Along with the US and Australia, the UK too has signalled its intention to further cut company tax rates from 19 percent to 17 percent, exacerbating the trade disadvantage our exporters will face.
With New Zealand’s high tax burden a potential barrier to investment and company growth, it’s time National stepped up and replaced words with actions by lowering company tax to proactively attract business and investment to this country – we simply cannot afford to risk losing investment to Australia, the US, the UK, or other lower-tax jurisdictions.
The case for reducing company taxes is being made in countries around the world: by reducing the costs of doing business, lower company taxes are increasing international competitiveness, encouraging economic growth, raising living standards and increasing job opportunities. Lower company tax incentivises investment, workforce participation and entrepreneurship.
With the global movement of capital increasing exponentially, and the governments of most other countries lowering company tax rates to attract international investment and ensure their business sectors remain competitive, New Zealand is now falling badly behind.
Reducing the company tax rate for businesses in next week’s Budget would deliver a huge boost to jobs and investment by sending a much-needed green light to investors at home and abroad that New Zealand is competitive and open for businesses.
And for the critics, reducing company tax does not result in a loss of revenue in the long term, as the incentive effects of lower taxes broadens the tax base by boosting economic growth and creating jobs – resulting in increasing tax receipts for the government.
This stimulus effect has been shown in Canada, where the federal corporate tax rate has fallen from a high of 38 percent in the mid-1980s to 15 percent in 2012. Tax revenues today are higher than when the rate was more than double.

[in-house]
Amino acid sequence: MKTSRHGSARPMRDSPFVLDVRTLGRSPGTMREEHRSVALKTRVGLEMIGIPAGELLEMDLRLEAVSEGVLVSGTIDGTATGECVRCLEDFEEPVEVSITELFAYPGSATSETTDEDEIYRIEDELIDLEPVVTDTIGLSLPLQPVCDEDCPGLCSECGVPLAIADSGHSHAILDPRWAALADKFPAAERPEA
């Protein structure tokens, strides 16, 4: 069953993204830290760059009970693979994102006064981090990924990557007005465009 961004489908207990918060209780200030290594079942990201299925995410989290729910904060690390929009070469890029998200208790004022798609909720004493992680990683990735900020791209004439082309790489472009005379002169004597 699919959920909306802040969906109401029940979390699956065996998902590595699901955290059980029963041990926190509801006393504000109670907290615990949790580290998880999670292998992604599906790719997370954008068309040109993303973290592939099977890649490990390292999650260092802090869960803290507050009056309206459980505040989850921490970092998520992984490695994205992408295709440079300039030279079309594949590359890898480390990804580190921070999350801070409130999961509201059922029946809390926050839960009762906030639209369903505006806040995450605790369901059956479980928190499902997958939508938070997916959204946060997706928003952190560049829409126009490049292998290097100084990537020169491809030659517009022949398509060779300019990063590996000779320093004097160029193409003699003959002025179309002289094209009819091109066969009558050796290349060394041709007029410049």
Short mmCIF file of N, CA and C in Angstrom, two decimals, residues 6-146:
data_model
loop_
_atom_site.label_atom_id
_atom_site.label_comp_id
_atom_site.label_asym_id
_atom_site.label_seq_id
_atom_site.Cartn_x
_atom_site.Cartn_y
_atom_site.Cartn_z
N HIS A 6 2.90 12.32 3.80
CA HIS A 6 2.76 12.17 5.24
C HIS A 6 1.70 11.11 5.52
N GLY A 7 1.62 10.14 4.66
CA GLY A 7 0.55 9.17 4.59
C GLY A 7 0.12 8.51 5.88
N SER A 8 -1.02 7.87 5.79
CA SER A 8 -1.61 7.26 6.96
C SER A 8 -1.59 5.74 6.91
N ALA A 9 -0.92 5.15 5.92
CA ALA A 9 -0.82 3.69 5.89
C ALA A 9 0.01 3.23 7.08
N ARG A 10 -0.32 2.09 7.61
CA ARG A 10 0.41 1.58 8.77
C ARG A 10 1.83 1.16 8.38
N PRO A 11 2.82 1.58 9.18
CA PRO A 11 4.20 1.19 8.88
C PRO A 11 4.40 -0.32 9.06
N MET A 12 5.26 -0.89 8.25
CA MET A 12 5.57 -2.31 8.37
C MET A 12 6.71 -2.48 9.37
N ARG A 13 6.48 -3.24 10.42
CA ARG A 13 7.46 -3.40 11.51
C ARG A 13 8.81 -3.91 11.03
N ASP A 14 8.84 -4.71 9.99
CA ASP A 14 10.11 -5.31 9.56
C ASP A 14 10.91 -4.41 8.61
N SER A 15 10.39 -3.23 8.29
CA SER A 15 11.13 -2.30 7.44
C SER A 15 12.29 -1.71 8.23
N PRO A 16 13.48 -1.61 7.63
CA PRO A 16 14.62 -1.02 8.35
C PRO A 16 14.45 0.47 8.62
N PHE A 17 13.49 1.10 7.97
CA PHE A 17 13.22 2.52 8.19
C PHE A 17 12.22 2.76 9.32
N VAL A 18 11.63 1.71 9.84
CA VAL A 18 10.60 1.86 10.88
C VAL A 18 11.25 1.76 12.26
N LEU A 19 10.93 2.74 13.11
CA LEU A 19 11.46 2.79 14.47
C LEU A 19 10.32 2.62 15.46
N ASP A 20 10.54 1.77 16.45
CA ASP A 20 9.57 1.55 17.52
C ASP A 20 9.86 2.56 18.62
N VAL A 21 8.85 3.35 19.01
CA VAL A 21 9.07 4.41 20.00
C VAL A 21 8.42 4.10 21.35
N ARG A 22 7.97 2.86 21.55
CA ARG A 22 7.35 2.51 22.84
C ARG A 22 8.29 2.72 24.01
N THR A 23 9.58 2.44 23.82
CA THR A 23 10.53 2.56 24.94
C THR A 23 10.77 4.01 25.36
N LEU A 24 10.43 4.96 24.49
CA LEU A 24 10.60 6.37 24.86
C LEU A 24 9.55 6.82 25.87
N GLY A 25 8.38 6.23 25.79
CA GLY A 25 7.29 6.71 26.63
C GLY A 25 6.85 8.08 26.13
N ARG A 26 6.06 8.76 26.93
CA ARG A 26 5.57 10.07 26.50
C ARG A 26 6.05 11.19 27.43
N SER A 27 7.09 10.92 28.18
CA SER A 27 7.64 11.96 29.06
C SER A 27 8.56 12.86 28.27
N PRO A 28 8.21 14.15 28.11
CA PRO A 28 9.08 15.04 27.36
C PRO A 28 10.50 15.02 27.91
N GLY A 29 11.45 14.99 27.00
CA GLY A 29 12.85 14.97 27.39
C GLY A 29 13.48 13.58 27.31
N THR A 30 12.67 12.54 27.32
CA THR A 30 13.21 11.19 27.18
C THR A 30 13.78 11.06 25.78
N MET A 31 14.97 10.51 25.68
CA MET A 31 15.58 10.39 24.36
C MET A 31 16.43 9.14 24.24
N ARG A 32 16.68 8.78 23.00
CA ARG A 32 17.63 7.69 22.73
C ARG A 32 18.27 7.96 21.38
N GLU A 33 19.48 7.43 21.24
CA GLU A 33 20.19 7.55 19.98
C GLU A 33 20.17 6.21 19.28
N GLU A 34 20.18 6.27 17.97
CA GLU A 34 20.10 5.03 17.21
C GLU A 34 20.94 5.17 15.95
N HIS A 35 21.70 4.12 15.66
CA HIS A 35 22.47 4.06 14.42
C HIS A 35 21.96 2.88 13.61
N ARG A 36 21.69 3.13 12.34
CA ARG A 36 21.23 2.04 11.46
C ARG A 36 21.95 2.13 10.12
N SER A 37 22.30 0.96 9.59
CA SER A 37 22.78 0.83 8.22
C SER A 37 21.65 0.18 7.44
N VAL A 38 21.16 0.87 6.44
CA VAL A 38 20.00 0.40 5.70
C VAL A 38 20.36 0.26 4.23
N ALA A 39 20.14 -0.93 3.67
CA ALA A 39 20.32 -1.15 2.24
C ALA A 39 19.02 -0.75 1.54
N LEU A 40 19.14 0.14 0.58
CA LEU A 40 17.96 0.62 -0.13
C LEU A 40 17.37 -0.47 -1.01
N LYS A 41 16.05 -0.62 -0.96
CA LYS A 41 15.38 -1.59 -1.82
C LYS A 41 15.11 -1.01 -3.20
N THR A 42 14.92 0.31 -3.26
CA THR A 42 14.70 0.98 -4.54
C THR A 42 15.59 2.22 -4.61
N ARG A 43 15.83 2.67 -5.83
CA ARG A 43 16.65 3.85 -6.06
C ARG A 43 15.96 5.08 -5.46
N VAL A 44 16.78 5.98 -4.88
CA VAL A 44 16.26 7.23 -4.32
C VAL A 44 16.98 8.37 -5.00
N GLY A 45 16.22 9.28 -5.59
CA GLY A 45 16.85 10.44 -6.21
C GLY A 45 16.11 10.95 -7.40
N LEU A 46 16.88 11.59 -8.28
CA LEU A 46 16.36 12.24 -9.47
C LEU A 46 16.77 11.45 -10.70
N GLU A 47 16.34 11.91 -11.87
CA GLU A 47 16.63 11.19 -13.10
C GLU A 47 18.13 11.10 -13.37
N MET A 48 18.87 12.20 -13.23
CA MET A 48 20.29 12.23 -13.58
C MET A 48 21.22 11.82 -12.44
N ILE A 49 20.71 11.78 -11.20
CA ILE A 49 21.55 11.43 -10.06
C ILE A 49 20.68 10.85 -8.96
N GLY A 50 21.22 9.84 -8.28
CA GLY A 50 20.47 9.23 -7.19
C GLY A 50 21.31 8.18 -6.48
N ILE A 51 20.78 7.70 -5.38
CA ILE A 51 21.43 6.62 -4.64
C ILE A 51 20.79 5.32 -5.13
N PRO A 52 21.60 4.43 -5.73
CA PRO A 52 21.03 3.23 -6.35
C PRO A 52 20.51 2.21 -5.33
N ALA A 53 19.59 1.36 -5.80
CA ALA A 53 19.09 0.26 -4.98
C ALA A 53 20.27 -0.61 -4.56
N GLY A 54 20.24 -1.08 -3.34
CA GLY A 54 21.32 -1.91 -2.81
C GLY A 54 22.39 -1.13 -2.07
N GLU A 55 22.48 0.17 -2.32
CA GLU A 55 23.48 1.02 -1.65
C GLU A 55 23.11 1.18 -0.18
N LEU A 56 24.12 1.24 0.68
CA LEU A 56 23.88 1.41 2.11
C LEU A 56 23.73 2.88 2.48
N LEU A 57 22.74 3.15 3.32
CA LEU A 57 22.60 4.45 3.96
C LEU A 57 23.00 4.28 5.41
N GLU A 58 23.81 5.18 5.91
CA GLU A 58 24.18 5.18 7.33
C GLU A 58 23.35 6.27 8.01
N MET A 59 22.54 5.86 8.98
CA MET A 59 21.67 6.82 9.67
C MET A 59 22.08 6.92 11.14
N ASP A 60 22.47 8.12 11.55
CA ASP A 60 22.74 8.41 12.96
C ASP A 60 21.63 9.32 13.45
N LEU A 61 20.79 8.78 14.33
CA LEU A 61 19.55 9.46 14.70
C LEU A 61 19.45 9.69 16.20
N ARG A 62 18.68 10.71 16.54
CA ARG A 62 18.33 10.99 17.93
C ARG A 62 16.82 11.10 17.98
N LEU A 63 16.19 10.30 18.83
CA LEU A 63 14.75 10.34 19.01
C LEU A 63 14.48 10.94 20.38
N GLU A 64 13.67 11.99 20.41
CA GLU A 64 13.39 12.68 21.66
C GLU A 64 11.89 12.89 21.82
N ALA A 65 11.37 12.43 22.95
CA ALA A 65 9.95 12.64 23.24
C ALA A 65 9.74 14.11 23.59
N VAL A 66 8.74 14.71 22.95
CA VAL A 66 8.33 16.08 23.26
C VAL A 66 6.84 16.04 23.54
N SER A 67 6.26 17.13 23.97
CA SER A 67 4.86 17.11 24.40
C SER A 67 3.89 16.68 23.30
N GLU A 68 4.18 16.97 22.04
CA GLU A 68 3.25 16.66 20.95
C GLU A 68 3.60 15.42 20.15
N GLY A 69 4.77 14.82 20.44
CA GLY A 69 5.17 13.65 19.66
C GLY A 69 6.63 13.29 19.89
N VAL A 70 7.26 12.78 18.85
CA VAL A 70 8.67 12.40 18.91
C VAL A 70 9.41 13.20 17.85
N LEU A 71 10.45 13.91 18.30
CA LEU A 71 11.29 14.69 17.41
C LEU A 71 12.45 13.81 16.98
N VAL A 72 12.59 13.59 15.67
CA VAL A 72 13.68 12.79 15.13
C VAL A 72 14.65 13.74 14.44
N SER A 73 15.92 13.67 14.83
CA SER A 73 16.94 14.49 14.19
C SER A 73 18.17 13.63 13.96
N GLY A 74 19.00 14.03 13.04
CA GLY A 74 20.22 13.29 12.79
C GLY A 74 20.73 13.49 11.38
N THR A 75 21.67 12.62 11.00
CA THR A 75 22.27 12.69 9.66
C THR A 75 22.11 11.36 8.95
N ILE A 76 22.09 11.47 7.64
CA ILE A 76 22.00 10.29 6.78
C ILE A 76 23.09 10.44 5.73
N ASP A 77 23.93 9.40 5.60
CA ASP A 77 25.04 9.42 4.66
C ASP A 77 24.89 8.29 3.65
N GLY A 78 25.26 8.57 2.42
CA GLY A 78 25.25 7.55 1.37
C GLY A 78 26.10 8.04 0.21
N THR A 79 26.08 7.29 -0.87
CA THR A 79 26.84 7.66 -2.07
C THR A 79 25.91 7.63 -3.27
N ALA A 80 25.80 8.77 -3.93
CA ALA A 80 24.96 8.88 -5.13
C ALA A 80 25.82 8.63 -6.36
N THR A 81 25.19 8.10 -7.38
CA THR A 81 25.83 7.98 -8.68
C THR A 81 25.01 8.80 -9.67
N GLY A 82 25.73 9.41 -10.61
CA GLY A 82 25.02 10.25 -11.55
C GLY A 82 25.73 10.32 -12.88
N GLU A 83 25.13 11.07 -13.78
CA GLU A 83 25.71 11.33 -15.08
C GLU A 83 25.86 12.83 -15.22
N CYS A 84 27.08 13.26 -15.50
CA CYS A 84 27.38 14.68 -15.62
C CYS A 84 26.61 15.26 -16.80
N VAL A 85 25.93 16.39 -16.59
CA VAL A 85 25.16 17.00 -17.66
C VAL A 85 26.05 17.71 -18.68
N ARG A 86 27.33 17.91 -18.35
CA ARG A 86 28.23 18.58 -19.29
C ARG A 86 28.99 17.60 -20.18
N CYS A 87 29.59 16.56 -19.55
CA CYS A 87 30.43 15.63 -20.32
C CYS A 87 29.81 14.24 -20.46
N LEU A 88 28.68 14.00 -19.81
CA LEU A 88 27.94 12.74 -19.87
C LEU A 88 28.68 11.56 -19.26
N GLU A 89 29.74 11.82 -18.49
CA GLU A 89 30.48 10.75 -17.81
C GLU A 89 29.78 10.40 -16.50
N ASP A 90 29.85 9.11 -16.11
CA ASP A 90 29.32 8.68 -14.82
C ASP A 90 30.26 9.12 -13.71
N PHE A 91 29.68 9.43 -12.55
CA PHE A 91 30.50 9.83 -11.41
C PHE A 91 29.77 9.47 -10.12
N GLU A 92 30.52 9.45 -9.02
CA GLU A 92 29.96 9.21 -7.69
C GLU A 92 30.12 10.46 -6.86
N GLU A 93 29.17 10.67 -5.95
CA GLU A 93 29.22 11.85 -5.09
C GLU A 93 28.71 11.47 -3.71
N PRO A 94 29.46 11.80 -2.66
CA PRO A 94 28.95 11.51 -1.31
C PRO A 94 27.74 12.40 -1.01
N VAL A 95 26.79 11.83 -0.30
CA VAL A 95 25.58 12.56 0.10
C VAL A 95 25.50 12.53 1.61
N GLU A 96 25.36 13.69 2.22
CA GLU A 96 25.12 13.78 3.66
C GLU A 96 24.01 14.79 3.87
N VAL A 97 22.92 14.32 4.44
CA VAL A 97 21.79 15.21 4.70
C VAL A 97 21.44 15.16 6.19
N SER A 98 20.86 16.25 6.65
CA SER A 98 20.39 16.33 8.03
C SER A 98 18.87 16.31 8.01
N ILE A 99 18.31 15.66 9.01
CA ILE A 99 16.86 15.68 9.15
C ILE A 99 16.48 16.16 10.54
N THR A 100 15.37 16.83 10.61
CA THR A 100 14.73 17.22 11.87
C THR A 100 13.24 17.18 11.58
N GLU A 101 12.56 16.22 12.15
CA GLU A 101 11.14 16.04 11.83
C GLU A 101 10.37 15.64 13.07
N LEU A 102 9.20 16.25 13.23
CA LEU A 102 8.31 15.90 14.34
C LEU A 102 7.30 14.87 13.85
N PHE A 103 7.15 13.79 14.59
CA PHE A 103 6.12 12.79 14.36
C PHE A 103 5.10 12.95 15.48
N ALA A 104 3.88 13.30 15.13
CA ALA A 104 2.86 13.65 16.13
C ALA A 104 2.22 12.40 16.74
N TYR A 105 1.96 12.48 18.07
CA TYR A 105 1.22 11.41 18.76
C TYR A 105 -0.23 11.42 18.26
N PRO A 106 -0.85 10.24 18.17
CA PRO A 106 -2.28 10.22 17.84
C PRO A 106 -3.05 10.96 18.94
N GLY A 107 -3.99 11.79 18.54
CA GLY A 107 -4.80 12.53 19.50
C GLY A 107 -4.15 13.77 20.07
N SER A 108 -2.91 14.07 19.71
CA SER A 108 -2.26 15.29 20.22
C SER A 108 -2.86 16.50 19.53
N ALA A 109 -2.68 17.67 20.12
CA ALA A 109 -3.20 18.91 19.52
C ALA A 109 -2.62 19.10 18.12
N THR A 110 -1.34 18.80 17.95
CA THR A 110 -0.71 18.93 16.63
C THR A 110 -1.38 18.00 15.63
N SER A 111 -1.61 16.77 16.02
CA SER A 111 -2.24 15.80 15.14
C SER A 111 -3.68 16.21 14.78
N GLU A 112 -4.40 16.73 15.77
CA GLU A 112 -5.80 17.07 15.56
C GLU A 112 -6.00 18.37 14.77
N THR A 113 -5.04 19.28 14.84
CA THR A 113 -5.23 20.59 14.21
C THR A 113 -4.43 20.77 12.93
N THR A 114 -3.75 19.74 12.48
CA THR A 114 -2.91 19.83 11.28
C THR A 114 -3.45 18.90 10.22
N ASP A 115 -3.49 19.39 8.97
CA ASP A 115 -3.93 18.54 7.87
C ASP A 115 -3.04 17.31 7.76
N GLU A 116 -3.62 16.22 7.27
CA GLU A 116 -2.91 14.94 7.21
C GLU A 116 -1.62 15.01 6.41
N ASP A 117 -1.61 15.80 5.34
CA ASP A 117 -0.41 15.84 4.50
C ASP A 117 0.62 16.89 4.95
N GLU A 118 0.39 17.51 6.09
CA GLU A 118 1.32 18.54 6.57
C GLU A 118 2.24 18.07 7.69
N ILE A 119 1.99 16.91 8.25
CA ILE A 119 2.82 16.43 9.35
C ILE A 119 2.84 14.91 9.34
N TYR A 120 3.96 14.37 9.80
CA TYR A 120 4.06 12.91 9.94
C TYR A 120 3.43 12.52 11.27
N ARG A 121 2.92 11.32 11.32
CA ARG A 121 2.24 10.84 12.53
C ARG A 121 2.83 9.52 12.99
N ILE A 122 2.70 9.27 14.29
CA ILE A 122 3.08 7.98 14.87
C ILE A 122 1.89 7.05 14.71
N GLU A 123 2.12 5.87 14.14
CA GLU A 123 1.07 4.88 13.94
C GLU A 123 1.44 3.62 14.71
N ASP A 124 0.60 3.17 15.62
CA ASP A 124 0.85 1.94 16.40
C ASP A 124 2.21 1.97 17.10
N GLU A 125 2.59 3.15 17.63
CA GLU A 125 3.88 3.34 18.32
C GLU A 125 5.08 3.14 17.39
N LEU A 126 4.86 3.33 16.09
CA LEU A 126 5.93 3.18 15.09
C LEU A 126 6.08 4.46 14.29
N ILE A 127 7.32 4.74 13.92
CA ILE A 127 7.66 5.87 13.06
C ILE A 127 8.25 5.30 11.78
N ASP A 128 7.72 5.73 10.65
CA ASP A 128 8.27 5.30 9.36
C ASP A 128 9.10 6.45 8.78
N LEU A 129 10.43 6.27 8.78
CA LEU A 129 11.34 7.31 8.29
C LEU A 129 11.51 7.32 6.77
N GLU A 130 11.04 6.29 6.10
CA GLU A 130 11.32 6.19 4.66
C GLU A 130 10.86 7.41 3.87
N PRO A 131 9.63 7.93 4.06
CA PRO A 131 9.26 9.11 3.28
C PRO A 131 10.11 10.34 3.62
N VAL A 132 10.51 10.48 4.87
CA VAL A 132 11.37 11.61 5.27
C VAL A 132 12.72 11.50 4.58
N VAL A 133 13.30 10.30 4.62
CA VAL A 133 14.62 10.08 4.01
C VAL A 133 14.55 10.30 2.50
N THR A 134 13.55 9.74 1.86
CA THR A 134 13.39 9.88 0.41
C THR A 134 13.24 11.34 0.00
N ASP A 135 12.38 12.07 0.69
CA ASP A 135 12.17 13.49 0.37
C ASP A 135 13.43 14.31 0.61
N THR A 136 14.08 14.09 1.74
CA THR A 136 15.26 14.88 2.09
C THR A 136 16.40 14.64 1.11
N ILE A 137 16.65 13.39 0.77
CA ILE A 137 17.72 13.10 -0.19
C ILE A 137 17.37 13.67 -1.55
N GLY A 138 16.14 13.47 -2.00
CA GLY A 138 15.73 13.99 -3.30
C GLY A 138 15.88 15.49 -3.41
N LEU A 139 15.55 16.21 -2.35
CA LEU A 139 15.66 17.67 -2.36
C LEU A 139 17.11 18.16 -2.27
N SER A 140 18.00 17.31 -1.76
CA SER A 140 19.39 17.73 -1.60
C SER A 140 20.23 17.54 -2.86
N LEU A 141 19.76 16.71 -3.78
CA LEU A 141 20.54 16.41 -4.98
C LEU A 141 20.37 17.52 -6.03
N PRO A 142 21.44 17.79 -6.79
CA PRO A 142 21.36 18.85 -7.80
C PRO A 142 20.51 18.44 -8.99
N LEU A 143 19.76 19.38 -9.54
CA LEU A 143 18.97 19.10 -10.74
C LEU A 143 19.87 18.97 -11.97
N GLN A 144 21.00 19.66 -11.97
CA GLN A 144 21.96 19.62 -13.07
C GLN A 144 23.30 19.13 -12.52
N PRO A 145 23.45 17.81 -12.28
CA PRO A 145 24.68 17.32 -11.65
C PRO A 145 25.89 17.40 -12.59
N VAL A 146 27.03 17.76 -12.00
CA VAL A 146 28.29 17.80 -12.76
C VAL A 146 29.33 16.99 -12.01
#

In fact, in 2015, Canada’s 15 percent federal corporate tax raised 3.1 percent of GDP, while in the US, their 35 percent federal corporate tax raised just 2.2 percent of GDP. Thus, Canadian corporate taxes raised relatively more than in the US – even though their rate is less than half the US rate.
Similar evidence comes from Britain. In the 1980s when their rate was 52 percent, corporate tax receipts yielded revenues equivalent to 2 percent of GDP. Yet with the corporate tax rate reduced to 19 percent, in 2015 over 2.4 percent of GDP was raised.
The blunt truth is that the company tax rate in New Zealand is too high. In 2014, while the average ratio of company tax to GDP in the OECD was 2.8 percent, in New Zealand, the rate was 4.3 percent. This was the fourth highest behind Chile on 6.6 percent, Australia on 4.7 percent and Norway on 4.4 percent.
Looking at the OECD figures in a different way, in 2014, 13.2 percent of the total tax revenue raised by our government was company tax, streets ahead of the OECD average of 8.8 percent, ranking New Zealand as the fifth highest, behind Chile on 21.3 percent, Norway on 17.1 percent, Mexico on 16.9 percent, and Australia on 16.8 percent.
With our major trading partners such as Australia, the UK and the US all planning cuts to corporate taxes – and countries like Ireland taxing corporate trading profits at only 12.5 percent, and Singapore taxing businesses with an income of up to S$300,000 at only 8.5 percent, with 17 percent thereafter – many companies are now proactively shopping around for jurisdictions that will enable them to maximises their trading returns.
As an export based economy, it is imperative that we remain internationally competitive. That includes having a tax system that is at least as accommodating as our trading partners.
THIS WEEK’S POLL ASKS:
Should National reduce taxes in the Budget?